While you wait for your business to grow, and to offset real estate expenses, make sure to negotiate desk sharing rights. It enables you to have affiliated companies use some of your space without needing the approval of the landlord. This is generally required when subleasing, and we know from my other blog that it can take a long time, and doesn’t always result in a sub-tenant.

Negotiate appropriate subleasing rights

Even though we have addressed this in other blogs, it’s crucial to stress this point. Negotiating subleasing rights is crucial to flexibility. First, you need to make sure you have the right to sublease your space. Then, you need to have the right to hire your own representation to sublease your space. Do not agree to leave it to the landlord’s agent. If they have vacant space, are they more motivated to sublease your space, or lease their own space? Exactly! Their space. And finally, you need to negotiate a shorter period of landlord’s consent, ideally 30 days. If it is any longer, it is likely a tenant who needs space immediately and won’t agree to sublease your space, for fear that the approval period may be somewhat drawn out, leaving them in a pickle if by some chance consent is not received.

Ask for the right of first offer

Sometimes called a ROFO, it is a negotiated term that offers the opportunity to grow. It obligates the landlord to give you the first chance to lease additional space. You will have a clearly defined period to make an offer before it expires. The landlord has the right to say yay or nay. If they say nay, it can be leased to whomever, without any restrictions.

Ask for the right of first refusal

Sometimes called a ROFR, it is also a term that helps a tenant who may be growing in the future. This is more favorable to the tenant and more difficult to achieve in a negotiation. It obligates the landlord to give you a chance to match an offer that they have received. So, it is a great protection and defensive play to allow you to consider the other space that you have specifically identified as interesting to you, before the landlord leases it to someone else.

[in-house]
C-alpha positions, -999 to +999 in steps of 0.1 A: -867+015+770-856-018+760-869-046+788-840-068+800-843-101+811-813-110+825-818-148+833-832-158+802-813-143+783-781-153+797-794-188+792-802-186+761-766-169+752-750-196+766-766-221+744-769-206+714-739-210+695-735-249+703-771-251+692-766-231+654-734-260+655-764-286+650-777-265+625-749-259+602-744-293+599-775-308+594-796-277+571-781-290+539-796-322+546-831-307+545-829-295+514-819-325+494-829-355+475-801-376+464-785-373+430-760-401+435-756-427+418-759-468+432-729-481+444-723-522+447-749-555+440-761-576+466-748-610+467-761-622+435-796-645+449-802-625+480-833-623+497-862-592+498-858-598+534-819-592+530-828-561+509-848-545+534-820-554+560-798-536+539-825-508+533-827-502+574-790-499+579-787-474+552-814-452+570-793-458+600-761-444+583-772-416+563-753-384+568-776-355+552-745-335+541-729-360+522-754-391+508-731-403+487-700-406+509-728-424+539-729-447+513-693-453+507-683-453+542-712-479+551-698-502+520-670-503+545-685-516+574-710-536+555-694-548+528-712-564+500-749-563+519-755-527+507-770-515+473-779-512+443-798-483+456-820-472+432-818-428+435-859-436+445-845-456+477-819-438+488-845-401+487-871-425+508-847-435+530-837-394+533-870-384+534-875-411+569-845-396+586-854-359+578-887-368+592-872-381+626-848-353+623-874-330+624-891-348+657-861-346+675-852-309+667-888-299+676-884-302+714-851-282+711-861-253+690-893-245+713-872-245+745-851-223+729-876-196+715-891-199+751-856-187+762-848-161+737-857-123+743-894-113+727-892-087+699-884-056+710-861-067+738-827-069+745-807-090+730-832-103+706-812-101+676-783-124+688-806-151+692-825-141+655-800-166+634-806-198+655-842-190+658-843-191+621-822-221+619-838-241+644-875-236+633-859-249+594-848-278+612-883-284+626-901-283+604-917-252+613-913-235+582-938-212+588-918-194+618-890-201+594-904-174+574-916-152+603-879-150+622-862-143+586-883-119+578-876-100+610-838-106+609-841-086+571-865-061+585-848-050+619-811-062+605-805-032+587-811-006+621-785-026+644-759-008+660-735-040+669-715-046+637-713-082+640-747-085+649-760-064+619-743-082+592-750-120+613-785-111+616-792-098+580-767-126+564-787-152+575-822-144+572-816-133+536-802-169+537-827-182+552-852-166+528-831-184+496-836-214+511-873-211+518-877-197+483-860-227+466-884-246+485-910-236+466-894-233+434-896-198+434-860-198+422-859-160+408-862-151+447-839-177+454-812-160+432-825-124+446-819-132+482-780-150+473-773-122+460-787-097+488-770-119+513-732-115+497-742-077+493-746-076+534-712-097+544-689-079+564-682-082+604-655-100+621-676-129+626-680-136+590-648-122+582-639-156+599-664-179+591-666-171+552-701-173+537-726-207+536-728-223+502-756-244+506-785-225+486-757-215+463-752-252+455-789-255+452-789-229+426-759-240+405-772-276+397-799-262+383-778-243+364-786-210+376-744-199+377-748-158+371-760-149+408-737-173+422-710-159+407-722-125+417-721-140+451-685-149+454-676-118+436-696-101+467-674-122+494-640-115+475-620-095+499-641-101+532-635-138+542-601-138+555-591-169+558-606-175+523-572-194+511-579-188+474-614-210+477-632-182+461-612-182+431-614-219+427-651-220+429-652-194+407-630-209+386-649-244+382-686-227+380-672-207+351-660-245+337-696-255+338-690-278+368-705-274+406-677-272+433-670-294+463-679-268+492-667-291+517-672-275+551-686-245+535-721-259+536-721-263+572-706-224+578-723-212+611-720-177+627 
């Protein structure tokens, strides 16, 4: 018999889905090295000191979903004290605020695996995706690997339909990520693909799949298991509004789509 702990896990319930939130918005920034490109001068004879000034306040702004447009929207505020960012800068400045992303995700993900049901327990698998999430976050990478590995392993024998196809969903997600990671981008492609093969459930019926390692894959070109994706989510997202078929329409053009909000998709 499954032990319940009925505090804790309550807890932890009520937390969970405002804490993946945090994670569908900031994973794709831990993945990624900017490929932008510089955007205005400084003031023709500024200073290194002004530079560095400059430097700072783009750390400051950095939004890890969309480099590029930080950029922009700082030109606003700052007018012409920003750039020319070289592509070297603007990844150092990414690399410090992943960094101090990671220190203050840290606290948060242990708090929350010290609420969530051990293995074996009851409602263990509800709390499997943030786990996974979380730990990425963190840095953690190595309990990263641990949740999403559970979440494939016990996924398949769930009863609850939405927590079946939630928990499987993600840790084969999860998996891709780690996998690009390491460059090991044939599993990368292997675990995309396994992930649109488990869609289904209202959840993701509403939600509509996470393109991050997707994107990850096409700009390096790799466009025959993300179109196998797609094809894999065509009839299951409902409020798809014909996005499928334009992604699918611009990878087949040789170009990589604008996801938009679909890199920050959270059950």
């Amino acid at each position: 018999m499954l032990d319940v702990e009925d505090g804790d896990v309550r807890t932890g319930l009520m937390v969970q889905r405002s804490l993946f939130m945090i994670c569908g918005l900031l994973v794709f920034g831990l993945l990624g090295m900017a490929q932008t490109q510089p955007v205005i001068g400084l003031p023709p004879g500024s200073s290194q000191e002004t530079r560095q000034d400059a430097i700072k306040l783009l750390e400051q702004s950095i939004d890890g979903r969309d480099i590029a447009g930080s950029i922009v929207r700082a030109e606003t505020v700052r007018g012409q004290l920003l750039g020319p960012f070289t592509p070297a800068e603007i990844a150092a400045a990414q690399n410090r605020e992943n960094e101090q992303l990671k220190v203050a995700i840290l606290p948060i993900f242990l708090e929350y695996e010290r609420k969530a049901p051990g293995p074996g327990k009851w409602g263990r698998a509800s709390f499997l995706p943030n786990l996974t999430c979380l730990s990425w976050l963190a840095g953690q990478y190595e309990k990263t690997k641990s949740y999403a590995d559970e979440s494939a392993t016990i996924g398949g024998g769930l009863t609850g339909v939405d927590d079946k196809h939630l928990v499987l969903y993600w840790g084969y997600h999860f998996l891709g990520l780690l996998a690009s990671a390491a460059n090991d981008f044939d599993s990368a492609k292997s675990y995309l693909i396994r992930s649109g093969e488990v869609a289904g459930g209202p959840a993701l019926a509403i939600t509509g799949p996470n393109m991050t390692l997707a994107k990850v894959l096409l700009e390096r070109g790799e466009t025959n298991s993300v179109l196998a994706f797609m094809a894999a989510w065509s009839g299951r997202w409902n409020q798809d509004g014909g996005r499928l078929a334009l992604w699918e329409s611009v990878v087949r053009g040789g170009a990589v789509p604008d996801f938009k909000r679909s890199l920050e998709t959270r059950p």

Ask for a renewal option

Maybe you plan to say the exact same size and you want to minimize potential business disruptions. Maybe you have put a lot of money into your space, and you want to protect that investment, or maybe there is a large tenant in the building who will be acquiring more space in the future. It does not cost you anything to ask for the right to renew. It is a very tenant-friendly right but, depending on your business and the landlord’s situation, there is the chance you can achieve this in your negotiations.

Ask for the right to cancel

Maybe your business needs have changed, and you no longer need as big of an office. Or, maybe the market will change considerably, and rents will be much less in the future. Having the right to cancel is empowering, as it offers optionality.

Your real estate advisor’s job is to expect the unexpected and to protect you. Remember how you can use the F word as you think about your own real estate in the future.